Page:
Obesity amplifies across generations; can folate-rich diets stop it?

Blogging on Peer-Reviewed Research
Many measures to curb the obesity epidemic are aimed at young children. It's a sensible strategy - we know that overweight children have a good chance of becoming overweight adults. Family homes and schools have accordingly become critical arenas where the battle against the nation's growing waistlines is fought. But there is another equally important environment that can severely affect a person's chances of becoming overweight, but is more often overlooked - the womb.

Overweight parents tend to raise overweight children but over the last few years, studies have confirmed that this tendency to transcend generations isn't just the product of a shared home environment. Obesity-related genes are involved too, but even they aren't the whole story. Research has shown that a mother's bodyweight in the period during and just before pregnancy has a large influence on the future weight of her children.

For example, children born to mothers who have gone through drastic weight-loss surgery (where most of the stomach and intestine are bypassed) are half as likely to be obese themselves. On the other hand, mothers who put on weight between two pregnancies are more likely to have an obese second child. In this way, the obesity epidemic has the potential to trickle down through the generations, like a snowball rolling its way into an avalanche.

Now, Robert Waterland from the Baylor College of Medicine has demonstrated how the snowball gains momentum by studying three generations of mice that have a genetic tendency to overeat. And using a special diet that was high in folate and other nutrients, he found that he could stop the snowball's descent and spare future generations of mice from a heightened risk of obesity.


Mice carry a gene called agouti that causes their hair to produce a yellow pigment rather than a black one. Waterland's mice carry a mutant version of agouti called Avy, which is switched on throughout their entire bodies, rather than just their hair follicles. That gives the mice a mottled yellow colour, but as an unexpected side effect, the ever-present gene also blocks signals in the animals' brains that tell them that they're full.

And that makes the mice prone to overeating. If they are given free access to an all-you-can-eat buffet, they invariably get fat. There are obvious parallels to modern humans, who have constant access to cheap, calorific food at massive portions after evolving to cope with conditions where food is often lacking.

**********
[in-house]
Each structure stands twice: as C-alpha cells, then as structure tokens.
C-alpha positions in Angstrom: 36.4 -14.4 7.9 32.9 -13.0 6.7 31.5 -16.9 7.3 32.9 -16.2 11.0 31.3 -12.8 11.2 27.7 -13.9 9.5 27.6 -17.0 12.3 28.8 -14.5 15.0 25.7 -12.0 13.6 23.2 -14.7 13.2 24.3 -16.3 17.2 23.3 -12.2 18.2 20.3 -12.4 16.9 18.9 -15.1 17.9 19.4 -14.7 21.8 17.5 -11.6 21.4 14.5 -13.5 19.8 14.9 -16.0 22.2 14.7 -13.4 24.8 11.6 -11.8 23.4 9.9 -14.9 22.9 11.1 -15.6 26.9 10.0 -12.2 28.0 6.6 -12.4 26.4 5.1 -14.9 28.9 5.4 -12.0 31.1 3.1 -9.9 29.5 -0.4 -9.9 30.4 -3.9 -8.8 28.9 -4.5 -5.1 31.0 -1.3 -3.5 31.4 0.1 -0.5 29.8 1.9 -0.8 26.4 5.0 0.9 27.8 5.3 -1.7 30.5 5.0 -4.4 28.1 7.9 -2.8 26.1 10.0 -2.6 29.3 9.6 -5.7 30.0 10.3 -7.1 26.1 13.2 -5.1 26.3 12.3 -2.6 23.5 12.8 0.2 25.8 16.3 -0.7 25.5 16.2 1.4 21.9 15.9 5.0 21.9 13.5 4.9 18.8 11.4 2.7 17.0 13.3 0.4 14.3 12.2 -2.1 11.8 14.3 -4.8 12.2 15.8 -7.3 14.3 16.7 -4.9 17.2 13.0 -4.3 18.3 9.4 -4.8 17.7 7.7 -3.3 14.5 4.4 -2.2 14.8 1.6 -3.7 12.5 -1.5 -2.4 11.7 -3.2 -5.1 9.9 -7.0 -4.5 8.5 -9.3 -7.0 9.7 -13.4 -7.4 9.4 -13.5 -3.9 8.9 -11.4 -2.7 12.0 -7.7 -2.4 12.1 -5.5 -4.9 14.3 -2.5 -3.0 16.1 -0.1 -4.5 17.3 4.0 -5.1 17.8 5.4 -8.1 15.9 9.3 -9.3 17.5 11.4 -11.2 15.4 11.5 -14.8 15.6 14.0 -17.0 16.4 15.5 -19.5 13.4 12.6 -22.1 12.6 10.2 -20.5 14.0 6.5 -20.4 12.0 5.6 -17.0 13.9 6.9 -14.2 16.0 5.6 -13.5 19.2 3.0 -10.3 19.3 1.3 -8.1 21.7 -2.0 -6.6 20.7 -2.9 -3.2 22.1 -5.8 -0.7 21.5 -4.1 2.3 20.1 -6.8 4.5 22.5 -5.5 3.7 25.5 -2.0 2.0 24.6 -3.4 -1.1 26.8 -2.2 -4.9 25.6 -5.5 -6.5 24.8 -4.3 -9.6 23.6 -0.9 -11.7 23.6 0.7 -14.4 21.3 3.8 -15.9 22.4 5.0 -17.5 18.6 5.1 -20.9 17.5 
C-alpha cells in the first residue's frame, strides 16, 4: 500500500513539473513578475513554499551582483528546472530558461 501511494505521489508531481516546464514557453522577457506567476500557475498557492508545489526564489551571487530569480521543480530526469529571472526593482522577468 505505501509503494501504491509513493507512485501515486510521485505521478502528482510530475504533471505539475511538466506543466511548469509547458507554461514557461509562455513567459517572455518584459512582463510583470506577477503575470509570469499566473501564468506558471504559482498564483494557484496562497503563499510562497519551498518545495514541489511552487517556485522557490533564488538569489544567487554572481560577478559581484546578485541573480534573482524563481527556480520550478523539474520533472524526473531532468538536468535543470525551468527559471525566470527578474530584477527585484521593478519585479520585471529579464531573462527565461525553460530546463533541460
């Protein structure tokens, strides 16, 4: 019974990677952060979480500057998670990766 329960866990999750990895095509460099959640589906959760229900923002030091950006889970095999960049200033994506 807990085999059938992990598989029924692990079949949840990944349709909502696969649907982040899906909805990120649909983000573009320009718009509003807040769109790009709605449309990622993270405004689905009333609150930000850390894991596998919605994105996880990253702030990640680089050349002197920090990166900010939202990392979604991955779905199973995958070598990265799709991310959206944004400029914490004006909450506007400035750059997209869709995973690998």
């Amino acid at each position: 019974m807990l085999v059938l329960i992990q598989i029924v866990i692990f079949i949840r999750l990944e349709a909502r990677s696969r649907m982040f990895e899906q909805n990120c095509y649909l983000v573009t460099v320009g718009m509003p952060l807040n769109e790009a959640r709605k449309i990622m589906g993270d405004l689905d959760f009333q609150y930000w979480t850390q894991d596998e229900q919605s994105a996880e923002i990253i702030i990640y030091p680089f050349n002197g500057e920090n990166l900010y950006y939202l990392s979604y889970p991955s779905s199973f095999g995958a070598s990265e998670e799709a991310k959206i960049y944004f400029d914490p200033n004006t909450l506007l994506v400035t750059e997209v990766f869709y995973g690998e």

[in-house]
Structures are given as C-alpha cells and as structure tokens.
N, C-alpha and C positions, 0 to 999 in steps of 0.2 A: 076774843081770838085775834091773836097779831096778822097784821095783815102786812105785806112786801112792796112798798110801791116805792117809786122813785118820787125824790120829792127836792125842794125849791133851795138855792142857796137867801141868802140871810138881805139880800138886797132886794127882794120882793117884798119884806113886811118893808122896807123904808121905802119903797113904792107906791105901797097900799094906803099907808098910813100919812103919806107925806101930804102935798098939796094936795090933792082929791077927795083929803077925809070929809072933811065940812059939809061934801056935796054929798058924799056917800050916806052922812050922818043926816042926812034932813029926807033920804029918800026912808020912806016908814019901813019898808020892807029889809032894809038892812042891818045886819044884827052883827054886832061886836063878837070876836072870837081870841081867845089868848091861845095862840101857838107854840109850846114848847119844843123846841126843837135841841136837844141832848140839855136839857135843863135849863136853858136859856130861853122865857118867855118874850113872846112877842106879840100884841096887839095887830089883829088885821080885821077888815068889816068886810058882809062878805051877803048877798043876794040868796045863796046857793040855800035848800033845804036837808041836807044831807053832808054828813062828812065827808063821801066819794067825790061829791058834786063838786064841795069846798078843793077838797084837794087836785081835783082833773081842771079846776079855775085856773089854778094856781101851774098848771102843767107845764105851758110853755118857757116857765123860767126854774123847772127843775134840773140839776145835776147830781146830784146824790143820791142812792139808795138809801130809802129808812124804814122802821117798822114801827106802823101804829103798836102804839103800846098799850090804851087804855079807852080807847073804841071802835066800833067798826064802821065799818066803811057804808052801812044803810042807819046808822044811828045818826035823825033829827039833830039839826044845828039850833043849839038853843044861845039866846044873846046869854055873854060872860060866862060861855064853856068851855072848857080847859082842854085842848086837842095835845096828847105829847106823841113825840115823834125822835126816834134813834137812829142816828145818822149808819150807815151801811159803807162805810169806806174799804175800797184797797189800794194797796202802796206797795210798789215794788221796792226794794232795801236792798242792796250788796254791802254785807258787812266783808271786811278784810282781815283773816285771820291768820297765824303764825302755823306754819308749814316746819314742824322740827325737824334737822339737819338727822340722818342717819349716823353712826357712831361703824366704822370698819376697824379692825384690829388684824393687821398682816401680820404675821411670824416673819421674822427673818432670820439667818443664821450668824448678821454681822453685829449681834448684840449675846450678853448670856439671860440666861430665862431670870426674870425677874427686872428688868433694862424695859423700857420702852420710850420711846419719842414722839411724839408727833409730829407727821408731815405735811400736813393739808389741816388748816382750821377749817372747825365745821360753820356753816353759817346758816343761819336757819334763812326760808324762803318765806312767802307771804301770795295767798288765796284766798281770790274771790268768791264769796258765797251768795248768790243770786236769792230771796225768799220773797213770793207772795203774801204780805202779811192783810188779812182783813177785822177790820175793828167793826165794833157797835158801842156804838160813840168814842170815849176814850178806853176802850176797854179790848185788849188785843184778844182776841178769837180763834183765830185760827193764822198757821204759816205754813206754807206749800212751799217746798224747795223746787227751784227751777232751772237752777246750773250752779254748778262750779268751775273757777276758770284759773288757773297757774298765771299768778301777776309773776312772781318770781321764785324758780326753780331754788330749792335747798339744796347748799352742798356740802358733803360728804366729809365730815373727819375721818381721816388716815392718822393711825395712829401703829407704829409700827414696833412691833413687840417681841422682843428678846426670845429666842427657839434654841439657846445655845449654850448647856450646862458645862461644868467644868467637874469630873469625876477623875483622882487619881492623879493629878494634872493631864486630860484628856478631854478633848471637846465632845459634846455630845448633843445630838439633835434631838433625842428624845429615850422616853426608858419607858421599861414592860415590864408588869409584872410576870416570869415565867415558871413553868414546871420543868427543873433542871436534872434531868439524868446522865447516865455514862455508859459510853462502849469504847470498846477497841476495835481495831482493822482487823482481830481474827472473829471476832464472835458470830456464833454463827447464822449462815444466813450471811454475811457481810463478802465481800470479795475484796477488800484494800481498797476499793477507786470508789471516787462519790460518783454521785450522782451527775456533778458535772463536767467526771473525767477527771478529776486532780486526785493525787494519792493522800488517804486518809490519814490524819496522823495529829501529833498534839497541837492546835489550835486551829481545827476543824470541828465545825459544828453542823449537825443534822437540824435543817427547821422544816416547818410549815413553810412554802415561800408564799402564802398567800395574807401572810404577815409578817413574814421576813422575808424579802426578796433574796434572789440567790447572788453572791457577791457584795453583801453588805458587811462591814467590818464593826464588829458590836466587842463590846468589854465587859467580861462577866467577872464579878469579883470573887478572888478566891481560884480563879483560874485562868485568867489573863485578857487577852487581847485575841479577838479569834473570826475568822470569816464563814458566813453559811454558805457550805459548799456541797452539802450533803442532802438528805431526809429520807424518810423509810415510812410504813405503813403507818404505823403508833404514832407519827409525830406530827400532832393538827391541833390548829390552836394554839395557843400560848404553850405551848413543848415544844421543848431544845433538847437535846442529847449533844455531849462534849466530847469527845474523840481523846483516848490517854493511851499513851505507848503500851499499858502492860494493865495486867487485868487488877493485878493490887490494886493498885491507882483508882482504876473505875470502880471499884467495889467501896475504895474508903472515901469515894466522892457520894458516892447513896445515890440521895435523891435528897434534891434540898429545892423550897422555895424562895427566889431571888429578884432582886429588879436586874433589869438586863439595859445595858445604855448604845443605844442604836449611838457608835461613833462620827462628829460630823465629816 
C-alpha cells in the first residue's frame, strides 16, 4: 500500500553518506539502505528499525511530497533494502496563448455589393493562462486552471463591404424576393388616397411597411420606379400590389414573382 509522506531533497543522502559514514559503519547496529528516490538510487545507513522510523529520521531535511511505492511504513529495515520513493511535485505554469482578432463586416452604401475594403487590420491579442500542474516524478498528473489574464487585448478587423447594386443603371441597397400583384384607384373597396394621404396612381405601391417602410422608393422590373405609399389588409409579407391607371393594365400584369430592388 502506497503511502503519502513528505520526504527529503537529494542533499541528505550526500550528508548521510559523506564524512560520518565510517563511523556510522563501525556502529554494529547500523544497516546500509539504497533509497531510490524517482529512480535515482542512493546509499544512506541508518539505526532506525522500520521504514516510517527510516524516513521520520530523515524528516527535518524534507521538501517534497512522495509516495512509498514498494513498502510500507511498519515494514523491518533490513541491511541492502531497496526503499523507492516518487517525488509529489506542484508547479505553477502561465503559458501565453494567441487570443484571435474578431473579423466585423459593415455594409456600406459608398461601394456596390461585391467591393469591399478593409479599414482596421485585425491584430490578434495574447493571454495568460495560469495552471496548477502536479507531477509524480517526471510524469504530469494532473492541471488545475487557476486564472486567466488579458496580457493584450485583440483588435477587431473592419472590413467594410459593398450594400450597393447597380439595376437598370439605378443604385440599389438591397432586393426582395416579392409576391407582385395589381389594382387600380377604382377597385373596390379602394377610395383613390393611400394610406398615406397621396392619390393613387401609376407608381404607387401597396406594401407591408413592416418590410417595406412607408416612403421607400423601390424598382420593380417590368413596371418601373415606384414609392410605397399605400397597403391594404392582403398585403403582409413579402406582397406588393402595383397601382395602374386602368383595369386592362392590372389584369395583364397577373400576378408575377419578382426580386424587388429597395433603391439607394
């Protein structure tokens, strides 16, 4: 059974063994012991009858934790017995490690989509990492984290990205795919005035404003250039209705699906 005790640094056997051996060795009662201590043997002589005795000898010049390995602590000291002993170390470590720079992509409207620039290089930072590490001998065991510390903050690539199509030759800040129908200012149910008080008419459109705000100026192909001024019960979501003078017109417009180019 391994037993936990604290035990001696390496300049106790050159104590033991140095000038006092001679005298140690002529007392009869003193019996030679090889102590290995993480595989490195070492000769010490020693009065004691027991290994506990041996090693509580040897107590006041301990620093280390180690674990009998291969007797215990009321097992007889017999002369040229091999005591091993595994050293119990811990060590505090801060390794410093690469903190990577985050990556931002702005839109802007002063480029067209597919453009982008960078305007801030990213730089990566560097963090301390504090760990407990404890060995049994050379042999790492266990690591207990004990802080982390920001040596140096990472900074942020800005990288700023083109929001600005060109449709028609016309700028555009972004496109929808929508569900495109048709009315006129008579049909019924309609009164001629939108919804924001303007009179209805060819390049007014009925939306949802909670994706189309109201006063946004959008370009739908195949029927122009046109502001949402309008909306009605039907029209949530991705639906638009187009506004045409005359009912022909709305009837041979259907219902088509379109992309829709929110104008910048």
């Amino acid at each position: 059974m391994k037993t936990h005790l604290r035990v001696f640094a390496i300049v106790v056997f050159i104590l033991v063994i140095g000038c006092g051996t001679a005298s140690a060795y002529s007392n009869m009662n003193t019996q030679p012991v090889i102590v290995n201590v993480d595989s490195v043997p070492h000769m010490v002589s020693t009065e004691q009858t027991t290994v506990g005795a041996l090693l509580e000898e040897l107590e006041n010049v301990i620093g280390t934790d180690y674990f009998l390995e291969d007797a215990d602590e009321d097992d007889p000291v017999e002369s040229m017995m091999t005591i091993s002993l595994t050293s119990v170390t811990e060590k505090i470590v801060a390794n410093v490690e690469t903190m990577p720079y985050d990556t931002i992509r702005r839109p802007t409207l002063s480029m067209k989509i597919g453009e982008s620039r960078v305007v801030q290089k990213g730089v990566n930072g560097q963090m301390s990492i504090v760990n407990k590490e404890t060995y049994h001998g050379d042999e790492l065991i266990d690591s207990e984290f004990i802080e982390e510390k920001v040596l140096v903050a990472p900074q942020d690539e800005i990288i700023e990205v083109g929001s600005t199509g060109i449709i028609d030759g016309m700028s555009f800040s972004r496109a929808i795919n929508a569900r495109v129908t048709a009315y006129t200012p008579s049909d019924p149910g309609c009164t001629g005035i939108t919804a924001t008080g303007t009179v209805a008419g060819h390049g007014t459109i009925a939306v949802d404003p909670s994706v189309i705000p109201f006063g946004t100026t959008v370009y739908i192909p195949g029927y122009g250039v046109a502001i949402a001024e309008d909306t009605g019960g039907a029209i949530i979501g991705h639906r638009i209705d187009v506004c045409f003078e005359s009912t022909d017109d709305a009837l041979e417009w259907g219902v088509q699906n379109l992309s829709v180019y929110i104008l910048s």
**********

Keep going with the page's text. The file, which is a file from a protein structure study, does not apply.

Waterland followed three generations of these gluttonous mice, where females with one copy of Avy were mated with males without any. The result was a family, where grandmothers, mothers and daughters alike all carried the same version of agouti , which predisposed them to overeating. Despite these genetic similarities, and despite the fact that they were all raised on the same diet, successive generations became fatter.

In the first generation, 45% of Avy carriers weighed more than 50g (that's heavy for a mouse). By the second generation, 54% passed this mark and by the third, a whopping 72% had gone beyond it. In each generation, the mother's weight predicted the weight of her offspring, so that heavier mums begat heavier pups. By eye, you can tell that the mice are fatter rather than just larger or more muscular, and an X-ray measure of body fat confirmed it.

These results are unique. Other studies have used artificially manipulated diets to examine the link between obesity in mothers and children, but Waterland's work is the first to show that natural variations in obesity can cascade down the generations. If the same process applies to humans, and there is evidence that it does, it is likely that the increase in obesity rates among women of a childbearing age could help to explain the enormous rises in average bodyweight over the past few decades.

How it works

Now remember that the researchers took steps to ensure that the Avy gene was the same in all three generations of mice. This means that the process is not a genetic one. Instead, the changes are epigenetic, a term which means that a gene itself stays the same, but the way it behaves is altered. Genes can be switched on or off, turned up or down, by adding chemical groups to their DNA sequence. For example, simple methyl groups  consisting of one carbon atom and three hydrogens serve to silence genes. These add-ons are like Post-It notes on a book that affect how it is read, even though the underlying text is the same.

Many of these epigenetic changes remain when cells divide and they can persist across generations (copy the book and the Post-its are copied with it). This process provide a route for environmental factors - in this case, a mother's body fat - to be passed down from the family line.